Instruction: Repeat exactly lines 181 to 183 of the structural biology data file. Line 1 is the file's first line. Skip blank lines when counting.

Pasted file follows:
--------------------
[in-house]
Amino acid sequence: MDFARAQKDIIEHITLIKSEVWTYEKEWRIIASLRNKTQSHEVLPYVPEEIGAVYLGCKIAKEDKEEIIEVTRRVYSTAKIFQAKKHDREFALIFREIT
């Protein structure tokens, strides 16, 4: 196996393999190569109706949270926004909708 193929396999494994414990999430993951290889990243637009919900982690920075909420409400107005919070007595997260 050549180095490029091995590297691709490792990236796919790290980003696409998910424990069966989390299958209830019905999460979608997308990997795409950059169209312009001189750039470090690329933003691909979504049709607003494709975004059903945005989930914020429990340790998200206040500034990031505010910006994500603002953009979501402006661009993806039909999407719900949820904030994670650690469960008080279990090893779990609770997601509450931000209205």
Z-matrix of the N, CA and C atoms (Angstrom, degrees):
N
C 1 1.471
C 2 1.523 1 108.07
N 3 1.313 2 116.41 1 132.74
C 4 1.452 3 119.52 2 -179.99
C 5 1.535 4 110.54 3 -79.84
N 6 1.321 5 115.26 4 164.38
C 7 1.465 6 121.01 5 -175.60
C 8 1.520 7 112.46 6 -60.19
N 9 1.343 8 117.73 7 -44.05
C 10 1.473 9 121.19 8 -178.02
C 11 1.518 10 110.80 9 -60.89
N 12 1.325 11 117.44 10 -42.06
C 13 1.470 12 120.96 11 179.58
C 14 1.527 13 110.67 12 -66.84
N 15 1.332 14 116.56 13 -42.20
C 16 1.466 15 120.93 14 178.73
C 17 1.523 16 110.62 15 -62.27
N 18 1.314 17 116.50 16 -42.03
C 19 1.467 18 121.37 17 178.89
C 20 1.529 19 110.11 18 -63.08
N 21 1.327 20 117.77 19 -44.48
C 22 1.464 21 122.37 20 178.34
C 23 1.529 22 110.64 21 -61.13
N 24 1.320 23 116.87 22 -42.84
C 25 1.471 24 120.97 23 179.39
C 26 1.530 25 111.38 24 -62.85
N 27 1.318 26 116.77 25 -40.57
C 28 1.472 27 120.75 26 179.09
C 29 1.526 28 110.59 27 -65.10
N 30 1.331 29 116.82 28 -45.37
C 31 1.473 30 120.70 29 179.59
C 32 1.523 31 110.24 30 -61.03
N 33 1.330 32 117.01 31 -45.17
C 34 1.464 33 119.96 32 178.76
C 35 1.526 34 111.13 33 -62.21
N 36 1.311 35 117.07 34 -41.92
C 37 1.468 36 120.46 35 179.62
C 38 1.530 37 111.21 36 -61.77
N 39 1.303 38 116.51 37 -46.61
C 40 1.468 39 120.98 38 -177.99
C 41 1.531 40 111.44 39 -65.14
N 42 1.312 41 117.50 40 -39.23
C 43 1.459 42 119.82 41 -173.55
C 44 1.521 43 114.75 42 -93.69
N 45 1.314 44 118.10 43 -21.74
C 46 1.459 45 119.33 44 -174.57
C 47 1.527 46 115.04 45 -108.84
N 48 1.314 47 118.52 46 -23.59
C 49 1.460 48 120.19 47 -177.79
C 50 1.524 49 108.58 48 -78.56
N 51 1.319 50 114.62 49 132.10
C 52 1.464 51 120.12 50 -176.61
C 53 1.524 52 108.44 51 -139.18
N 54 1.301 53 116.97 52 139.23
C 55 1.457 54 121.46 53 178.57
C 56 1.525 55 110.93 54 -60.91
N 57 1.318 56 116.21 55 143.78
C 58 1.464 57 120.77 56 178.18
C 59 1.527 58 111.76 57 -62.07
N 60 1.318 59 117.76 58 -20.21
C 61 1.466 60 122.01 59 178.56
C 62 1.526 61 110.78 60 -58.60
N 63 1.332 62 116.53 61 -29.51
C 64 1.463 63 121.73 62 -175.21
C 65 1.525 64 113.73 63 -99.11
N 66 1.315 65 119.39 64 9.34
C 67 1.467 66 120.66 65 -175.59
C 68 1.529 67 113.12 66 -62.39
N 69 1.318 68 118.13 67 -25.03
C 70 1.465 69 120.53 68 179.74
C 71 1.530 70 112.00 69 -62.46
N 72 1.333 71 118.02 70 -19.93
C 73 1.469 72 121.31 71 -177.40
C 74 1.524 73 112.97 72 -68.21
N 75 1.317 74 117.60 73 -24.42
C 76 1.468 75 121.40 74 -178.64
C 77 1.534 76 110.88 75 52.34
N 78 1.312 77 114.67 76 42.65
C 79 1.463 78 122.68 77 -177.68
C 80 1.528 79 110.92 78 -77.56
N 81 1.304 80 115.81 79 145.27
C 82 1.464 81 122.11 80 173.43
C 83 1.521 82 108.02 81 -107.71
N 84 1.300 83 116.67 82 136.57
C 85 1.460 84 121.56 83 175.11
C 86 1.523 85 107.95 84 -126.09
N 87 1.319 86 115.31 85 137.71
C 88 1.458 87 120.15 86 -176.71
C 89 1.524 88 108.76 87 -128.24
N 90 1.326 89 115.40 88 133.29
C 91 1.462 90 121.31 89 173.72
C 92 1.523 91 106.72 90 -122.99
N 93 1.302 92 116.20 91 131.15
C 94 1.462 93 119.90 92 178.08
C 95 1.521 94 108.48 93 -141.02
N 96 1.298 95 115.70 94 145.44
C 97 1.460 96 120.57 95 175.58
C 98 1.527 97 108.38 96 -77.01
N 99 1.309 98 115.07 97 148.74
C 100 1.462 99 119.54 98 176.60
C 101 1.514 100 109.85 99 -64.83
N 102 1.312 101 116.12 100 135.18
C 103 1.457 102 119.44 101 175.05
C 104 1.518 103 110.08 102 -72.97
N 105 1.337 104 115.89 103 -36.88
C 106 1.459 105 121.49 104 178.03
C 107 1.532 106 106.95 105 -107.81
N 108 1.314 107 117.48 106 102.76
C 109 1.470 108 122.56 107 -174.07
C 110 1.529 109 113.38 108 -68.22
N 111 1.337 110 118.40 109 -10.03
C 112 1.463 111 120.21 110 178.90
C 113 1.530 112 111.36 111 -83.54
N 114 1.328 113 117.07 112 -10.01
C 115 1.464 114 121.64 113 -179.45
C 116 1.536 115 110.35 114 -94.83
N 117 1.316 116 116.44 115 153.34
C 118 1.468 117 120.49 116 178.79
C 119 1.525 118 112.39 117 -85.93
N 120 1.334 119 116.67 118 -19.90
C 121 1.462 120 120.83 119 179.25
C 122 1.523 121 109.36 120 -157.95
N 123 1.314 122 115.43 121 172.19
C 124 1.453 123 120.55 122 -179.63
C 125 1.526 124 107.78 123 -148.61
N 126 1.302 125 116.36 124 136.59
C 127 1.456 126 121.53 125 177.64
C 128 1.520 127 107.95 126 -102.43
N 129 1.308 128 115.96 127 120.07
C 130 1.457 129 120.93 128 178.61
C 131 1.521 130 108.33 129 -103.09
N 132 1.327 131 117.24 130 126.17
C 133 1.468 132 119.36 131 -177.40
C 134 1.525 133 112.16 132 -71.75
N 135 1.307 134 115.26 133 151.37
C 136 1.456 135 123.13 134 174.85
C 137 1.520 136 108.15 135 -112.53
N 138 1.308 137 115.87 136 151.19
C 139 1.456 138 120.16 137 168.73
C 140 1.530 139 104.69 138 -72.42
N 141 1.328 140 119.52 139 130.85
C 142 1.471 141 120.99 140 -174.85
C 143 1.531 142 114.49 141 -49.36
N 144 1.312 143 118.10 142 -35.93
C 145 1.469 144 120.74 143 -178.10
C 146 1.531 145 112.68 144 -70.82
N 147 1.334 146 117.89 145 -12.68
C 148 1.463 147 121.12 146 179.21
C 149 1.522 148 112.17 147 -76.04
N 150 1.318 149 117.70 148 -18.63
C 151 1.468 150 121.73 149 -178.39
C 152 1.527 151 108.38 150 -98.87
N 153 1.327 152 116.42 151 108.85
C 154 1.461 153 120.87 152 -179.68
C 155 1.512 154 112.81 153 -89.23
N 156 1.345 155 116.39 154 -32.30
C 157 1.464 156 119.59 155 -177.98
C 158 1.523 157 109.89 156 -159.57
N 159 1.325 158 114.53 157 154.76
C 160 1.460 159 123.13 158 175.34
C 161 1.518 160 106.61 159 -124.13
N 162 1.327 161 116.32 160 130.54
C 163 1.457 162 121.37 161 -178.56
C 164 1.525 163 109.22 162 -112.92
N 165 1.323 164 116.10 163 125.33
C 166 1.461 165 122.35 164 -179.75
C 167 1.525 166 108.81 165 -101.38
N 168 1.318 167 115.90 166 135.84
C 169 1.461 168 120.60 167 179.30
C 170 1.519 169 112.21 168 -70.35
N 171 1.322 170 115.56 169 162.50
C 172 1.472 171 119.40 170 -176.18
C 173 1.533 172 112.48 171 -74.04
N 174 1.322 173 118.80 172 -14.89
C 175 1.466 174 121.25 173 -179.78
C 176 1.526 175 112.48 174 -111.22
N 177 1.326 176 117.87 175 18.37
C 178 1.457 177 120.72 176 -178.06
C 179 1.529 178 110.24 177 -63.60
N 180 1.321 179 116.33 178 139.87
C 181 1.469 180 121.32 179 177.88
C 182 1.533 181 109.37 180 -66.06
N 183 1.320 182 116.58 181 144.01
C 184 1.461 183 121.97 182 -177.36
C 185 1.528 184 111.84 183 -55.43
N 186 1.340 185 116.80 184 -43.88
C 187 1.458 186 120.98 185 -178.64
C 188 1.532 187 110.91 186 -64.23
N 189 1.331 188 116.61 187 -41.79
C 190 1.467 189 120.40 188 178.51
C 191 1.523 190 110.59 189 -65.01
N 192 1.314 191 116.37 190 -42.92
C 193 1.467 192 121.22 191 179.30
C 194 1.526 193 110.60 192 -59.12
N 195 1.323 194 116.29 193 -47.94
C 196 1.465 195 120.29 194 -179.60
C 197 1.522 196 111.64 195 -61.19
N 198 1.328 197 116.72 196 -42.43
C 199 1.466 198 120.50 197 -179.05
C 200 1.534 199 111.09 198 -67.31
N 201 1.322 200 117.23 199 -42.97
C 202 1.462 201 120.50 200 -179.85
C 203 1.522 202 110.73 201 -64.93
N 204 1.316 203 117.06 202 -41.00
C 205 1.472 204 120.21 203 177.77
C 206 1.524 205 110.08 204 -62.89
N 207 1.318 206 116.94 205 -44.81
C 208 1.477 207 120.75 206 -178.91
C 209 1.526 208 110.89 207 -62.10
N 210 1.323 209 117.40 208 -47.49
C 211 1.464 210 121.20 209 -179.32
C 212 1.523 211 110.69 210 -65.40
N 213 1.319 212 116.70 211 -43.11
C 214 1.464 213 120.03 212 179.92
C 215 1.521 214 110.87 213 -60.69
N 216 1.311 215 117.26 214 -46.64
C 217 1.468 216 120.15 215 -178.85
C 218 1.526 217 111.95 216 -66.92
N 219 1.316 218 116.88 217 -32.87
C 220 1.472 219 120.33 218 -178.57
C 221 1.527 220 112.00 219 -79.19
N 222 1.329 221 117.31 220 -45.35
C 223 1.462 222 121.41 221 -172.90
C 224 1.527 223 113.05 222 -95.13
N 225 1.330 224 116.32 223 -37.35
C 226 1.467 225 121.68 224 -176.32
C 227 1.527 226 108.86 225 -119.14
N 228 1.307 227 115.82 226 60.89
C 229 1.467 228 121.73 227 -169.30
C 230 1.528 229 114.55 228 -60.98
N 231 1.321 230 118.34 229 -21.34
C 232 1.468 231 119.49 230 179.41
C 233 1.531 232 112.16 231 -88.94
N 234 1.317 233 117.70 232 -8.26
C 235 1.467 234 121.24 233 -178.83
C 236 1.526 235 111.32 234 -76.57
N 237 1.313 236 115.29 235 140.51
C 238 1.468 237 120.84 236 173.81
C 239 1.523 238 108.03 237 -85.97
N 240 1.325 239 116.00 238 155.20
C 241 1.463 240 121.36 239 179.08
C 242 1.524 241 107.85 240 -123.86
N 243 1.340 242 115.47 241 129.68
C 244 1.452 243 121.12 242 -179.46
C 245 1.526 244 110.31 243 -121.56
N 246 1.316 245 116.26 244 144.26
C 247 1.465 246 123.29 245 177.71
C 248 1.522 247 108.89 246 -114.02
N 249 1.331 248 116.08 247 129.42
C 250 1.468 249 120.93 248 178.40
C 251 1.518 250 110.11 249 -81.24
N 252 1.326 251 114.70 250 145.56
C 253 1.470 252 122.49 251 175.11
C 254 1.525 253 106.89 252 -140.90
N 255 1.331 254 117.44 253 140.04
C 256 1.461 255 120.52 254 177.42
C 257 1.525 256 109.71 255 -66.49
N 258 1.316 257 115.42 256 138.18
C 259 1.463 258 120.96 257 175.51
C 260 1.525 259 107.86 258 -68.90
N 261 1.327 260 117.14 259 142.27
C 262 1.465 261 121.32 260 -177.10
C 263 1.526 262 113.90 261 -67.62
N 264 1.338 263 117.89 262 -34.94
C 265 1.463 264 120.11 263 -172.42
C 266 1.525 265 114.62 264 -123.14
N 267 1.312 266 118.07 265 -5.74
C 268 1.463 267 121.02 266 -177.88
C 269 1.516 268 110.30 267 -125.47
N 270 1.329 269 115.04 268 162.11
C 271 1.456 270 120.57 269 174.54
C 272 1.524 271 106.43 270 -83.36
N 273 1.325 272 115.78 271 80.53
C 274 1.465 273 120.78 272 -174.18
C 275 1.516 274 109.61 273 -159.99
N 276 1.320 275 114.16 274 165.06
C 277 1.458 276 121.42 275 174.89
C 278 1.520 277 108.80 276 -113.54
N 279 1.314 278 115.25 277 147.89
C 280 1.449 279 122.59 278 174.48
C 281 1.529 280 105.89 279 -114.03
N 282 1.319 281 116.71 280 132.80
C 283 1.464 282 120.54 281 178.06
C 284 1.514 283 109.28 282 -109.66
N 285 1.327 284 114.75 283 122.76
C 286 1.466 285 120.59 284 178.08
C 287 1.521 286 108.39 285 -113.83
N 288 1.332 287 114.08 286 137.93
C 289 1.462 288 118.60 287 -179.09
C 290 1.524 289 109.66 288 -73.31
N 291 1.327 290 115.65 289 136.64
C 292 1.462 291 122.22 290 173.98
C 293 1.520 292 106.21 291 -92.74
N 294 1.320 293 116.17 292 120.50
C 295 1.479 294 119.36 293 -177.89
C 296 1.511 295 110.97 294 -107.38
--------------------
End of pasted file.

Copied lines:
C 176 1.526 175 112.48 174 -111.22
N 177 1.326 176 117.87 175 18.37
C 178 1.457 177 120.72 176 -178.06